By Ayo Adams
A cashless economy is supposed to make life easier. But when Nigerians, no thanks to cash scarcity, had to solely rely on cashless channels, the unintended consequences of the platforms’ inadequacies made healthcare one of the worst hit sectors. Nigerians, due to the scarcity of cash, had to solely rely on cashless channels. For years, the government of Nigeria, the country’s finance sector regulator — the Central Bank of Nigeria (CBN), their partners and others had aggressively campaigned and incentivized Nigerians to adopt going cashless, describing its cashless policy as an economic enabler that will drive the development and modernization of Nigeria’s payment system in line with Nigeria’s vision 2020 goal of being among the top 20 economies by the year 2020.
But when the regulator’s decision to redesign high denomination currency notes forced many in the country to switch to cashless transactions, the stark realities suggested several inadequacies and, for the health sector, deciding who gets the last pint of O Rhesus D Negative blood in the blood bank largely relied not on who needed it more urgently but the first payment notification that the lab received.
The CBN officially commenced the process of changing to a cashless economy in January 2012 and the main reason for the policy was to reduce the amount of cash — Naira notes (and coins) used for business transactions. While the goal was not to eliminate cash usage, the regulator stressed that the country’s economy’s utilization of too much cash for transactions for goods and services, especially for buying and selling, was not how it is done in other progressive countries of the world where there are other payment options like Debit and Credit Cards, Bank Transfers, Bank Direct Debits, Automated Teller Machines ( ATMs) , and even Mobile Phone Money.
“These achievements have been brought about by the changing needs of their people, competition among banks, and other companies, including changes in technology. Our major focus is to increase the volume of all available payment instruments in Nigeria,” CBN stated. For individuals, CBN promised going cashless will increase convenience, provide more service options, reduce risk of cash-related crimes, lower the cost of access to banking services and improve access to credit.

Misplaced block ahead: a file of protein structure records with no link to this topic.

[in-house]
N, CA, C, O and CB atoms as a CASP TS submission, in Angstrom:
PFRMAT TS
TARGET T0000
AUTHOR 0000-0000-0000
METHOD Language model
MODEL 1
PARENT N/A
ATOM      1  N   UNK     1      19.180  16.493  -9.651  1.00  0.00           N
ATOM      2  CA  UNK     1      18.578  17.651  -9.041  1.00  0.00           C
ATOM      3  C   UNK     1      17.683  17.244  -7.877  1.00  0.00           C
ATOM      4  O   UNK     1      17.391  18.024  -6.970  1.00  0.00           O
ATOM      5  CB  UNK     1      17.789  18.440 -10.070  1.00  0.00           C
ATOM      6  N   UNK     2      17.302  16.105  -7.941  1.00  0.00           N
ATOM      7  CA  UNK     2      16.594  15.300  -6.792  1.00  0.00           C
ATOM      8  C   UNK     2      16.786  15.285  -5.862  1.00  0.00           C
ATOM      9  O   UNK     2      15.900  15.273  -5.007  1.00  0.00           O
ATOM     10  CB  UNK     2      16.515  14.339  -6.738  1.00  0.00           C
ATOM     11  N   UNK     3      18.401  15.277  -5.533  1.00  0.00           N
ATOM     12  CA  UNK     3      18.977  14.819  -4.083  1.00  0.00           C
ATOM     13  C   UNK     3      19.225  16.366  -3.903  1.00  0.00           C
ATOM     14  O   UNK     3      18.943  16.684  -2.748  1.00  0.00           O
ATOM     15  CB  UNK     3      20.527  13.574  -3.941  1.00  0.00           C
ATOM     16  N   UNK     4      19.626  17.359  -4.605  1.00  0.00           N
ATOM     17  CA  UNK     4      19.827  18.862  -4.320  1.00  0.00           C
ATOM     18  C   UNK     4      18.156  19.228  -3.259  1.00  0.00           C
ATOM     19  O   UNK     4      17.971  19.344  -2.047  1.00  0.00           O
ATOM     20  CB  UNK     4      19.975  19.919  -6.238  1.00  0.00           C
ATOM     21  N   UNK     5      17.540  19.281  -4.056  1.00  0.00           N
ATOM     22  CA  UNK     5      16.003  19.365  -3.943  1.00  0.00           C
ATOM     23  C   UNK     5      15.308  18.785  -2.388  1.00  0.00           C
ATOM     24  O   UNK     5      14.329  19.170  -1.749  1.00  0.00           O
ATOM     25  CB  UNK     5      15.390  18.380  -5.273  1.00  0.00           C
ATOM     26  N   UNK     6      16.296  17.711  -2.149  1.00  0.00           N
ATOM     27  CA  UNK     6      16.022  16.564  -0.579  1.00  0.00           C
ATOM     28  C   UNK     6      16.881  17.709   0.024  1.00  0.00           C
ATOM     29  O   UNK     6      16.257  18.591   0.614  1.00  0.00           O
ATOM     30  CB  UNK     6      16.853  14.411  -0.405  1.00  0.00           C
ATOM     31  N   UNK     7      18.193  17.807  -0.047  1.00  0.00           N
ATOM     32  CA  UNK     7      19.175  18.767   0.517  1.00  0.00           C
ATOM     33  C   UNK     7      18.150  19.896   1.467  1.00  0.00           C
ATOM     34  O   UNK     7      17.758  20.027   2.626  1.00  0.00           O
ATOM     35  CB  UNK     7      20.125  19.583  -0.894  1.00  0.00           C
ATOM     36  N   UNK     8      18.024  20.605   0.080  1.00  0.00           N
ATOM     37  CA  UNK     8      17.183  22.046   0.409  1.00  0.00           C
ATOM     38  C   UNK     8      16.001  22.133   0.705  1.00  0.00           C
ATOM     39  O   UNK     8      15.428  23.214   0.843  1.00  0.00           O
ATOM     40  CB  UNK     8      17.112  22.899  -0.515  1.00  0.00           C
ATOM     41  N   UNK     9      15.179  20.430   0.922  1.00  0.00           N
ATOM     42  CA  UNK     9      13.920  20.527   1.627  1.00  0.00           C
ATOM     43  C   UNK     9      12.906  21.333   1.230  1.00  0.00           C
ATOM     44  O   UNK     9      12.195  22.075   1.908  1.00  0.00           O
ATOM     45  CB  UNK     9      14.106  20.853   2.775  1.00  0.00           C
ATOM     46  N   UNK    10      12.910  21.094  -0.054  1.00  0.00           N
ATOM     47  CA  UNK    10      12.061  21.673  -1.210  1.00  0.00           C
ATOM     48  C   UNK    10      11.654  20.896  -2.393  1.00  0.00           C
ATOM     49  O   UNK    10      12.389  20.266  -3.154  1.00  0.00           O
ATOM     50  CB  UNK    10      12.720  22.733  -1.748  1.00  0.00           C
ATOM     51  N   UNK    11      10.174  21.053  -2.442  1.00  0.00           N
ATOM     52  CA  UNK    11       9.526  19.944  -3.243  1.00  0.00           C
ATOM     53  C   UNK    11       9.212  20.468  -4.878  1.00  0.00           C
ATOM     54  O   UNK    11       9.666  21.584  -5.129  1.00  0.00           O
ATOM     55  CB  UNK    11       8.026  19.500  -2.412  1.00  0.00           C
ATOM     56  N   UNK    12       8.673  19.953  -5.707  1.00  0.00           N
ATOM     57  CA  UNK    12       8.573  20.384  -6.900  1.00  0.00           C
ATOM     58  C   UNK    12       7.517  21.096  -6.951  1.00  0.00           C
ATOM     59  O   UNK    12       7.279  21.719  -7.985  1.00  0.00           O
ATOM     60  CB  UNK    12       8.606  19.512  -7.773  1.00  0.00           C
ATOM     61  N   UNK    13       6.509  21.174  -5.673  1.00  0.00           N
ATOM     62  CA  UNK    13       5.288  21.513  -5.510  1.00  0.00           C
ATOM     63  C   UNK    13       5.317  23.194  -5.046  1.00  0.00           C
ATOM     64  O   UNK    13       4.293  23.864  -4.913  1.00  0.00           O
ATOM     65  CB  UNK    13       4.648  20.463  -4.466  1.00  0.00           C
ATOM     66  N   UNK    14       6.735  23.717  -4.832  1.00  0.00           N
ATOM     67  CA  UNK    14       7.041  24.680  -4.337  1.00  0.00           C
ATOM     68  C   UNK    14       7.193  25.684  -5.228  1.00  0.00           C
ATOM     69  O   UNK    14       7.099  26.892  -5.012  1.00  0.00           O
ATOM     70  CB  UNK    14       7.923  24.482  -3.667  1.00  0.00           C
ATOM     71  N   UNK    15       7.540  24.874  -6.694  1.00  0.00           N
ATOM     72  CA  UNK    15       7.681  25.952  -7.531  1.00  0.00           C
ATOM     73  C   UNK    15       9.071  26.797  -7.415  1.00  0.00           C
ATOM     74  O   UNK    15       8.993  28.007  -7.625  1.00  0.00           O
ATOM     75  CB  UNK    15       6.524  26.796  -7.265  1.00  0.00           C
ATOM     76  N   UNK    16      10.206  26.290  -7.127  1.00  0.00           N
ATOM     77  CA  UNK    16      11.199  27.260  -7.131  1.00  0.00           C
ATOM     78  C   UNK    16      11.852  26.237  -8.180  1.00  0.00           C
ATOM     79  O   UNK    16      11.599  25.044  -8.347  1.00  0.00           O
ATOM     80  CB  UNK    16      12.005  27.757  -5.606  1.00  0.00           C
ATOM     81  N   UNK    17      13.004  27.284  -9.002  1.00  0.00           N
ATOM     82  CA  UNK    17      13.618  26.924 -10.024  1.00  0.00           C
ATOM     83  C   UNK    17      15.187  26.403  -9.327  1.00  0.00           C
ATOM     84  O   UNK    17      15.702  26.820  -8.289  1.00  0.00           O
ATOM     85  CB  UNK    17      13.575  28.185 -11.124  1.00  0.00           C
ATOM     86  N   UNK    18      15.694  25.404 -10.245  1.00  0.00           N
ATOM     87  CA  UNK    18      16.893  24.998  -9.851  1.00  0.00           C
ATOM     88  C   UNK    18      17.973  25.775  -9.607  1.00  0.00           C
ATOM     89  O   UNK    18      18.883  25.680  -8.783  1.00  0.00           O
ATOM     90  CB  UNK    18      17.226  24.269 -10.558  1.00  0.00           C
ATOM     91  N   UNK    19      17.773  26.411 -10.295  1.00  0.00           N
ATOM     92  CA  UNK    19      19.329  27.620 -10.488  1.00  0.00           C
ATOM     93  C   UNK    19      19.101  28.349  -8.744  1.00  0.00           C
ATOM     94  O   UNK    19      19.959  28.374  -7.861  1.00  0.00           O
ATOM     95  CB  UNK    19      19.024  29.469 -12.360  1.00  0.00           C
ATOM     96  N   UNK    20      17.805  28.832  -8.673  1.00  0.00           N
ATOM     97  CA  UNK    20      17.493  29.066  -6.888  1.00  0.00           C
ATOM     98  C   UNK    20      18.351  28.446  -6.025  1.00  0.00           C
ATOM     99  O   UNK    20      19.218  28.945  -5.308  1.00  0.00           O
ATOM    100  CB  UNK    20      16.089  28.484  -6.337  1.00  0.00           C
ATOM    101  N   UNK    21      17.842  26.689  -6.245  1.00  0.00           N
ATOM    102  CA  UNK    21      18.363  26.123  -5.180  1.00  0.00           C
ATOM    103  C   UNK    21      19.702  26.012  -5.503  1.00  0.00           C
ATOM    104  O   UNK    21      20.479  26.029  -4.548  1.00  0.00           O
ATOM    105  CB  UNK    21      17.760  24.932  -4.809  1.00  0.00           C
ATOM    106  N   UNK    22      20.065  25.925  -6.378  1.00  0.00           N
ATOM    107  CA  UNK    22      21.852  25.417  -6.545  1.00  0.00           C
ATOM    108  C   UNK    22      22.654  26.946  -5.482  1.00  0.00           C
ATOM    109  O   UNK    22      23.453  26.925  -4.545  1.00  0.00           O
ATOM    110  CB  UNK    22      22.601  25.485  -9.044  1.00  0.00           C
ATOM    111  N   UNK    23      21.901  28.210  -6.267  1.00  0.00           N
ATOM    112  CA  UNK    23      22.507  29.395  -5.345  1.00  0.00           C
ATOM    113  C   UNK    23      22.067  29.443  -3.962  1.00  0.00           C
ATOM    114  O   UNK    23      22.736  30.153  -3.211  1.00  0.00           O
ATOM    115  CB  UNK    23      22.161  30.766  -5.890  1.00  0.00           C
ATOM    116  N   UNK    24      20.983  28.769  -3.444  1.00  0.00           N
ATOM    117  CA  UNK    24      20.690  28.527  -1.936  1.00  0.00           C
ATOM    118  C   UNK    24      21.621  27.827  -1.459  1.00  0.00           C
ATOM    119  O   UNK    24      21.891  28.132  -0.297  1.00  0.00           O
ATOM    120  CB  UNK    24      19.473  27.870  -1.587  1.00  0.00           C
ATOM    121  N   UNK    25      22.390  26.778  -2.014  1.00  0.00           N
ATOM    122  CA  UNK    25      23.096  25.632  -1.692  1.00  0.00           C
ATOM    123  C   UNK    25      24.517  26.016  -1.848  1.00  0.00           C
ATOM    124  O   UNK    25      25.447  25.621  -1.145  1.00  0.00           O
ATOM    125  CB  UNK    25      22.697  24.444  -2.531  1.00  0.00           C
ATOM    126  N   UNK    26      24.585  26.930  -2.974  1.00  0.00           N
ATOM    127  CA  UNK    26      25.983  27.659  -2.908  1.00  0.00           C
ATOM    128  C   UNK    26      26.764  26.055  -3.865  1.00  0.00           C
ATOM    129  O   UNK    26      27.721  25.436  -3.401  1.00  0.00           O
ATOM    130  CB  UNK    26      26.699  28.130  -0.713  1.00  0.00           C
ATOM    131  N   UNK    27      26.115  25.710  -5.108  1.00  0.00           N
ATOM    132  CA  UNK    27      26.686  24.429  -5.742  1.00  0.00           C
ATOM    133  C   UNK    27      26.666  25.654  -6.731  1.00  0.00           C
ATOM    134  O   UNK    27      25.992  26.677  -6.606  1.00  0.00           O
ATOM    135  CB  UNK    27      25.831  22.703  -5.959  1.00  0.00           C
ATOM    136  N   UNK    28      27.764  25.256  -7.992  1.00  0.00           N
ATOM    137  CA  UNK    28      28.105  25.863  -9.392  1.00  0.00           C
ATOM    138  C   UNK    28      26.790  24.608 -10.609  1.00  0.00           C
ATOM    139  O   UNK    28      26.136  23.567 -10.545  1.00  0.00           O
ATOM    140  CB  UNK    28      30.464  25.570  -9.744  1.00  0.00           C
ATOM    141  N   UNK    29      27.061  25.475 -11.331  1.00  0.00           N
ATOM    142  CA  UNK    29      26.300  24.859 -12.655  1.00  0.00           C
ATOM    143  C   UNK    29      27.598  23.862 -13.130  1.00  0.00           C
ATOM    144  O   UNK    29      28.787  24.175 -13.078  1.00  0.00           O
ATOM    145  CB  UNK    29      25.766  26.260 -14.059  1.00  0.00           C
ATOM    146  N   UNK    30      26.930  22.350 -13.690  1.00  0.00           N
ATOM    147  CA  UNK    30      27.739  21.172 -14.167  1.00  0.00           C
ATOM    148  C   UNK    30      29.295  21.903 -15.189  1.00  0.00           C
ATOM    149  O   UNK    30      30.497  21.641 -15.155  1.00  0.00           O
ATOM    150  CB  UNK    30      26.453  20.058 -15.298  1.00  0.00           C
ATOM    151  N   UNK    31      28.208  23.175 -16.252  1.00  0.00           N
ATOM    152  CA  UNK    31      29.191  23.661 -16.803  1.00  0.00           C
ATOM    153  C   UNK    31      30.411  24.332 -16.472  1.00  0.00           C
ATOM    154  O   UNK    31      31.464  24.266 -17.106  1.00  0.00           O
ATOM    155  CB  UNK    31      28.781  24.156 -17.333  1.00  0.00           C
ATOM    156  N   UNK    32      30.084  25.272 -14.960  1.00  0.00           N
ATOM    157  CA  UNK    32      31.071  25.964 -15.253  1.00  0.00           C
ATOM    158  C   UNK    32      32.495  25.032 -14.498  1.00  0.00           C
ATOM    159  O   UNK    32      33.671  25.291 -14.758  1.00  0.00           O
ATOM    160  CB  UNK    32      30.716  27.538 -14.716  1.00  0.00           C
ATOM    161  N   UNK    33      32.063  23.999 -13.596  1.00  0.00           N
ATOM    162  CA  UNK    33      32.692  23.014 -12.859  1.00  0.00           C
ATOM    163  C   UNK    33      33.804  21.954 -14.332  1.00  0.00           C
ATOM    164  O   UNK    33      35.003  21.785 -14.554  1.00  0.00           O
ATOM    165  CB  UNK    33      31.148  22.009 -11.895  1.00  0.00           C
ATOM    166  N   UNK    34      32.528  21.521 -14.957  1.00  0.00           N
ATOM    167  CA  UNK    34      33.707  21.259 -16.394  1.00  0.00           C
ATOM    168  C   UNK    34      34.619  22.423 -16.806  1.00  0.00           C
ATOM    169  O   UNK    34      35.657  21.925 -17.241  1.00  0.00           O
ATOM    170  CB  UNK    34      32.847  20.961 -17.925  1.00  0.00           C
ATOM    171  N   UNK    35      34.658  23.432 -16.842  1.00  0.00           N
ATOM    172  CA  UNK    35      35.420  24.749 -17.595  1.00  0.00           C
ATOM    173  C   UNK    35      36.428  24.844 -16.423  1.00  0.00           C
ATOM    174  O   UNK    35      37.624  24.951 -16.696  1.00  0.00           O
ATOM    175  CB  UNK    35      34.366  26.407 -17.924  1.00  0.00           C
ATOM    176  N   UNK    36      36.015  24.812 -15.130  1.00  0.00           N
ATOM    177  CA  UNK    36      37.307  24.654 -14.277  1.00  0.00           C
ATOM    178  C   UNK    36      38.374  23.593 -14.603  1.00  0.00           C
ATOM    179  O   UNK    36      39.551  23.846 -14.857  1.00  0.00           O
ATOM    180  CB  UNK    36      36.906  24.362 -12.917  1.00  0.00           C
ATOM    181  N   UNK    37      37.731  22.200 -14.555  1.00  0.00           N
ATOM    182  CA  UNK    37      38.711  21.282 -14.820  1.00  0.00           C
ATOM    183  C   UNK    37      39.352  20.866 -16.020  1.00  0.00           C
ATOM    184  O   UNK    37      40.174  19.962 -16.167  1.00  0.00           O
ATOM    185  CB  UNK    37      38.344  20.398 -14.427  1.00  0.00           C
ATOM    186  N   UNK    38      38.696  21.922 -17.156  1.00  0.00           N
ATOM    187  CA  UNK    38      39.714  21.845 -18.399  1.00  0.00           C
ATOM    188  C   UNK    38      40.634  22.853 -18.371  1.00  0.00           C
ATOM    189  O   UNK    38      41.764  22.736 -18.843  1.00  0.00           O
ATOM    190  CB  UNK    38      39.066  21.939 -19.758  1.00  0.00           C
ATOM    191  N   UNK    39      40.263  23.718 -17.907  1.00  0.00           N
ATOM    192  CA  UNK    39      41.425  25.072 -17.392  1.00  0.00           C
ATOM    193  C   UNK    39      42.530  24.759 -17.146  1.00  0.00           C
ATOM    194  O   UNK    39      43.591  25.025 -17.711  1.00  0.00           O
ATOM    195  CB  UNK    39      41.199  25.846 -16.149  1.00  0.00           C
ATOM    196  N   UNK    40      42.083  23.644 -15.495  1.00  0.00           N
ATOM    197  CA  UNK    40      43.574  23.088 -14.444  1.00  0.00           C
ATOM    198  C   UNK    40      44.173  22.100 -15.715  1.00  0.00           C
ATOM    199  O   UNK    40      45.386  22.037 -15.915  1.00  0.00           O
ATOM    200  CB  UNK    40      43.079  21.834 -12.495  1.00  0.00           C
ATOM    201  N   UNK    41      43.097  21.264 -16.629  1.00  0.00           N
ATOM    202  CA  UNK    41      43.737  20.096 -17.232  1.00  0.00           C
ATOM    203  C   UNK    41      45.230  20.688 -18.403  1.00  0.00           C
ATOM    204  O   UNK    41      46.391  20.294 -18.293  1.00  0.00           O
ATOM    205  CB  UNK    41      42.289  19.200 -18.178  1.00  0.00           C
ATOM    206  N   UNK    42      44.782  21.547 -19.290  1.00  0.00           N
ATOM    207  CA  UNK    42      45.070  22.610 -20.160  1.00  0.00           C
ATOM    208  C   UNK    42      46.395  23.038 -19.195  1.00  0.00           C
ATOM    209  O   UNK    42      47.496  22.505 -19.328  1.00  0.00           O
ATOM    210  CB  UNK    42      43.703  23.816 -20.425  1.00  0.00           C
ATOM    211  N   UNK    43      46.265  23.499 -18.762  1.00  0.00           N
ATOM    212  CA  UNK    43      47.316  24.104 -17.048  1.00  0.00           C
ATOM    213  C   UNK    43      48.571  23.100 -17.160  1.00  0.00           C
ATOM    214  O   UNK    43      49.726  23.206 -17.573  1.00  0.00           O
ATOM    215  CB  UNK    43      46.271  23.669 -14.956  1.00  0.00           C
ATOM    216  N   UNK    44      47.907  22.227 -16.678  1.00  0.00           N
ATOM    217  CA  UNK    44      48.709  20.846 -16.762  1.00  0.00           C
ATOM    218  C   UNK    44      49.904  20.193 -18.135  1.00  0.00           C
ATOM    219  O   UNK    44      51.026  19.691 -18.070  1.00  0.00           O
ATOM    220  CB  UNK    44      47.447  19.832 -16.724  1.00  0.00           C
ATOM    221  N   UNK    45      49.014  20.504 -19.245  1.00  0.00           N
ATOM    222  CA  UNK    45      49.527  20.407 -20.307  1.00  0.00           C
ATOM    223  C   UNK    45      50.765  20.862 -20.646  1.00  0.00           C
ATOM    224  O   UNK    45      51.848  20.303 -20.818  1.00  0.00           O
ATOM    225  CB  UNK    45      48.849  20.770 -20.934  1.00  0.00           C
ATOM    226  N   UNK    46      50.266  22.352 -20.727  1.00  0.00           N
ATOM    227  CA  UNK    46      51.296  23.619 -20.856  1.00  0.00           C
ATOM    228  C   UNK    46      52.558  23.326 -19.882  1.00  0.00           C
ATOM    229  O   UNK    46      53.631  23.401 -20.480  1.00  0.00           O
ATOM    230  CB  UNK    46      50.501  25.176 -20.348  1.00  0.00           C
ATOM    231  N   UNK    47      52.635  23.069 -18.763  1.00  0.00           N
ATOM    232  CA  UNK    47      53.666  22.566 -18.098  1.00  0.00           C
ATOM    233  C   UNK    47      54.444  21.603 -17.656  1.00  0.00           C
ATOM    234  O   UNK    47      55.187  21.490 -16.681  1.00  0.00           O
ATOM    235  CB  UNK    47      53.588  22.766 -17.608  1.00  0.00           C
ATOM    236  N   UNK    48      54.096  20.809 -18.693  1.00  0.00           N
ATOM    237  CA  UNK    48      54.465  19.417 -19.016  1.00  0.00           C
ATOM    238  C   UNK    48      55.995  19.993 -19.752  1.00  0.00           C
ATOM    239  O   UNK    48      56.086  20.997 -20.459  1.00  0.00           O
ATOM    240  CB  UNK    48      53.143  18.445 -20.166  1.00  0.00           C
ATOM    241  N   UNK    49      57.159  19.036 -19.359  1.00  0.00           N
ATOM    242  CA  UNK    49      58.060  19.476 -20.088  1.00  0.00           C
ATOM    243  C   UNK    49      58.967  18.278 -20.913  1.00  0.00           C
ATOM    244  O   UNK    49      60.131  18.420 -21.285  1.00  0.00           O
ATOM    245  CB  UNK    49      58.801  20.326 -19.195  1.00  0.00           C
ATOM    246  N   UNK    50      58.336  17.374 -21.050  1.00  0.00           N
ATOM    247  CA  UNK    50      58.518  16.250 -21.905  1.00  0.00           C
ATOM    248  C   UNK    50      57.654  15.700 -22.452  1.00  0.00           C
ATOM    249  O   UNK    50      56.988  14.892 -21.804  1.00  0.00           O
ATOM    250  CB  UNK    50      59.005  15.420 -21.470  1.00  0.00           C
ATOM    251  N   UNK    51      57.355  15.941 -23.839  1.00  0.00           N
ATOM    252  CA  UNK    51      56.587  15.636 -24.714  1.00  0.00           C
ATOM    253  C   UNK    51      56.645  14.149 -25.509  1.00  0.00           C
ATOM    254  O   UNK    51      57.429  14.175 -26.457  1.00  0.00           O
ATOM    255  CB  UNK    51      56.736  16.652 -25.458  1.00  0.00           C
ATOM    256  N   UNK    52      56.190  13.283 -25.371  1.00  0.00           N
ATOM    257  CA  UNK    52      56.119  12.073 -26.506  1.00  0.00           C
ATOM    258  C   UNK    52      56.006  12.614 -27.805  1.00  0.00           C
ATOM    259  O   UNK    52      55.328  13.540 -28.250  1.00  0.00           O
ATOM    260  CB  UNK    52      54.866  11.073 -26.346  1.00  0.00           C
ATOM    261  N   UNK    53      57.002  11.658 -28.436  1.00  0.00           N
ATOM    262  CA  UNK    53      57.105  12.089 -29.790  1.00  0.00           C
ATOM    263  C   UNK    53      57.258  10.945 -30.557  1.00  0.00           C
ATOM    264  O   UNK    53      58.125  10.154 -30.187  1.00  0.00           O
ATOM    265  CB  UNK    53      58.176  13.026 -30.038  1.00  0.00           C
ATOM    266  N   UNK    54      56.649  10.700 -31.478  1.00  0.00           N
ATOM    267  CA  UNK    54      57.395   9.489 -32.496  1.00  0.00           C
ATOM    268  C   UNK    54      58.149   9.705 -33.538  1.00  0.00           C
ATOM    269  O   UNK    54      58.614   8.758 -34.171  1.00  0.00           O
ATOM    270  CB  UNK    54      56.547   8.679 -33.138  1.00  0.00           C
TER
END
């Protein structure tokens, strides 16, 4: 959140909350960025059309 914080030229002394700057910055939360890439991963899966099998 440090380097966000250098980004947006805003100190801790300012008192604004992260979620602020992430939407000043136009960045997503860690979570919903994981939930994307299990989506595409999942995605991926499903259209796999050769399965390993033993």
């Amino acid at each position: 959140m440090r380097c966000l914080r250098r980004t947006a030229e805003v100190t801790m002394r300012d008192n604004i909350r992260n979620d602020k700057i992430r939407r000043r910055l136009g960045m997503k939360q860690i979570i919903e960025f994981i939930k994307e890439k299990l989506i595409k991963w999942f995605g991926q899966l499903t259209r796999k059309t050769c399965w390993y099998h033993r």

But when more citizens had to embrace cashless transaction channels following the cash scarcity that highlighted the currency change policy of the regulator, the inability of the channels to allow for smooth user experience further discouraged individuals and establishments from further embracing the available channels, choosing instead to accept cash, thus further worsening the cash crunch impacts on individuals and businesses.
“Root of the ugly cashless crisis in Nigeria that is costing lives and incomes and will decimate the rural economy,” said Kwabena Smith, an African tech landscape analyst.
Long before the Nigerian regulator began to ideate, formulate and introduce its cashless policy, the nation’s health sector’s over-reliance on out-of-pocket had been described as worrisome. With over 90% of Nigerians paying out-of-pocket for healthcare according to both WHO and World Bank statistics, the major concern used to be that households who live below the poverty line often do not use healthcare services when the need arises. But the recent currency scarcity suggested that individuals who live above the poverty line are not exempted from some of the shortcomings of an out-of-pocket payment-reliant system.
Abigail Amusan took her mother to the hospital for medical checkup and they had to deal with an urgent demand for cash payment, which was not readily available. The hospital was also not accepting transfers, making the situation even worse. “I took my mom to the hospital for some checkup and they were insisting that they wanted cash. But cash was not available so we were begging them to accept a cashless transfer,” she told HealthNews.NG. “I was not the only person there. There were other people who wanted to pay for one thing or the other, probably, someone whose wife was in labor. But they insisted that they wanted cash.”
Temilade Awopetu and her family members suffered a similar fate during this period when they accompanied her mother to the hospital for her dialysis treatment. Some pay points accepted cash or card payments, while some hospitals insisted on cash. “I didn’t have cash and my ATM card was faulty around that time. So I had to keep calling my brother to send his card to me. It took a lot of time before the card would even get to me, so we had to hold on. We even persuaded them to accept a transfer, and we didn’t mind waiting for them to confirm payment before we proceed with treatment. They refused. They insisted on POS or cash payment,” she added.